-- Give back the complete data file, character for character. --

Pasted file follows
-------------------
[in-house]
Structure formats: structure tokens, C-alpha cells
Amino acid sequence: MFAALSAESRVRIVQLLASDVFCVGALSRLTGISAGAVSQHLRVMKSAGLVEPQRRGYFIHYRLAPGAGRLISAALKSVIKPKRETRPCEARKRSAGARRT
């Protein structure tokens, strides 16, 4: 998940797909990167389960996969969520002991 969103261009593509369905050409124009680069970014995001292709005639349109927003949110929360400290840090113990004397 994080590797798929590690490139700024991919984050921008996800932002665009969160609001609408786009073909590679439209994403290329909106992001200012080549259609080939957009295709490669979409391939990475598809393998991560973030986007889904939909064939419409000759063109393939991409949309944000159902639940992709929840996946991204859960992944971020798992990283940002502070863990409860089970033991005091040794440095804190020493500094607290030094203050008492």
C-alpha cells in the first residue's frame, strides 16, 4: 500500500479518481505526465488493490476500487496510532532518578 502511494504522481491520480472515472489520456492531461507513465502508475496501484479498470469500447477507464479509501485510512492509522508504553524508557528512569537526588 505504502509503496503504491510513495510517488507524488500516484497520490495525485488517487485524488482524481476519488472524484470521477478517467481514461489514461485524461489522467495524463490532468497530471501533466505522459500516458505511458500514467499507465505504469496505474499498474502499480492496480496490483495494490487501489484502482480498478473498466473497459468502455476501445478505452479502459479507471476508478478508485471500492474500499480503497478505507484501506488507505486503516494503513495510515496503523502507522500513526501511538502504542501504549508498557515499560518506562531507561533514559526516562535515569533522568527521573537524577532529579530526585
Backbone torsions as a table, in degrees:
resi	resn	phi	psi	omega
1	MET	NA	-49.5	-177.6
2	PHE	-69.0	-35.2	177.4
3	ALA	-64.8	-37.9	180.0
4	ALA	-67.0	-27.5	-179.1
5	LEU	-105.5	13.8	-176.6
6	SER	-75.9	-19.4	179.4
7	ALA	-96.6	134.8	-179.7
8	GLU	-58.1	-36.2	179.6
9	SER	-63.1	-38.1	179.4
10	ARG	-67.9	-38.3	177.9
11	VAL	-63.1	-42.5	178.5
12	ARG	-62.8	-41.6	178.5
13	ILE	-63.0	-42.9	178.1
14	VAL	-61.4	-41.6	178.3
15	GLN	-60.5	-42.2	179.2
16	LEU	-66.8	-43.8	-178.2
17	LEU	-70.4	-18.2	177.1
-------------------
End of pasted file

[in-house]
Structure formats: structure tokens, C-alpha cells
Amino acid sequence: MFAALSAESRVRIVQLLASDVFCVGALSRLTGISAGAVSQHLRVMKSAGLVEPQRRGYFIHYRLAPGAGRLISAALKSVIKPKRETRPCEARKRSAGARRT
């Protein structure tokens, strides 16, 4: 998940797909990167389960996969969520002991 969103261009593509369905050409124009680069970014995001292709005639349109927003949110929360400290840090113990004397 994080590797798929590690490139700024991919984050921008996800932002665009969160609001609408786009073909590679439209994403290329909106992001200012080549259609080939957009295709490669979409391939990475598809393998991560973030986007889904939909064939419409000759063109393939991409949309944000159902639940992709929840996946991204859960992944971020798992990283940002502070863990409860089970033991005091040794440095804190020493500094607290030094203050008492």
C-alpha cells in the first residue's frame, strides 16, 4: 500500500479518481505526465488493490476500487496510532532518578 502511494504522481491520480472515472489520456492531461507513465502508475496501484479498470469500447477507464479509501485510512492509522508504553524508557528512569537526588 505504502509503496503504491510513495510517488507524488500516484497520490495525485488517487485524488482524481476519488472524484470521477478517467481514461489514461485524461489522467495524463490532468497530471501533466505522459500516458505511458500514467499507465505504469496505474499498474502499480492496480496490483495494490487501489484502482480498478473498466473497459468502455476501445478505452479502459479507471476508478478508485471500492474500499480503497478505507484501506488507505486503516494503513495510515496503523502507522500513526501511538502504542501504549508498557515499560518506562531507561533514559526516562535515569533522568527521573537524577532529579530526585
Backbone torsions as a table, in degrees:
resi	resn	phi	psi	omega
1	MET	NA	-49.5	-177.6
2	PHE	-69.0	-35.2	177.4
3	ALA	-64.8	-37.9	180.0
4	ALA	-67.0	-27.5	-179.1
5	LEU	-105.5	13.8	-176.6
6	SER	-75.9	-19.4	179.4
7	ALA	-96.6	134.8	-179.7
8	GLU	-58.1	-36.2	179.6
9	SER	-63.1	-38.1	179.4
10	ARG	-67.9	-38.3	177.9
11	VAL	-63.1	-42.5	178.5
12	ARG	-62.8	-41.6	178.5
13	ILE	-63.0	-42.9	178.1
14	VAL	-61.4	-41.6	178.3
15	GLN	-60.5	-42.2	179.2
16	LEU	-66.8	-43.8	-178.2
17	LEU	-70.4	-18.2	177.1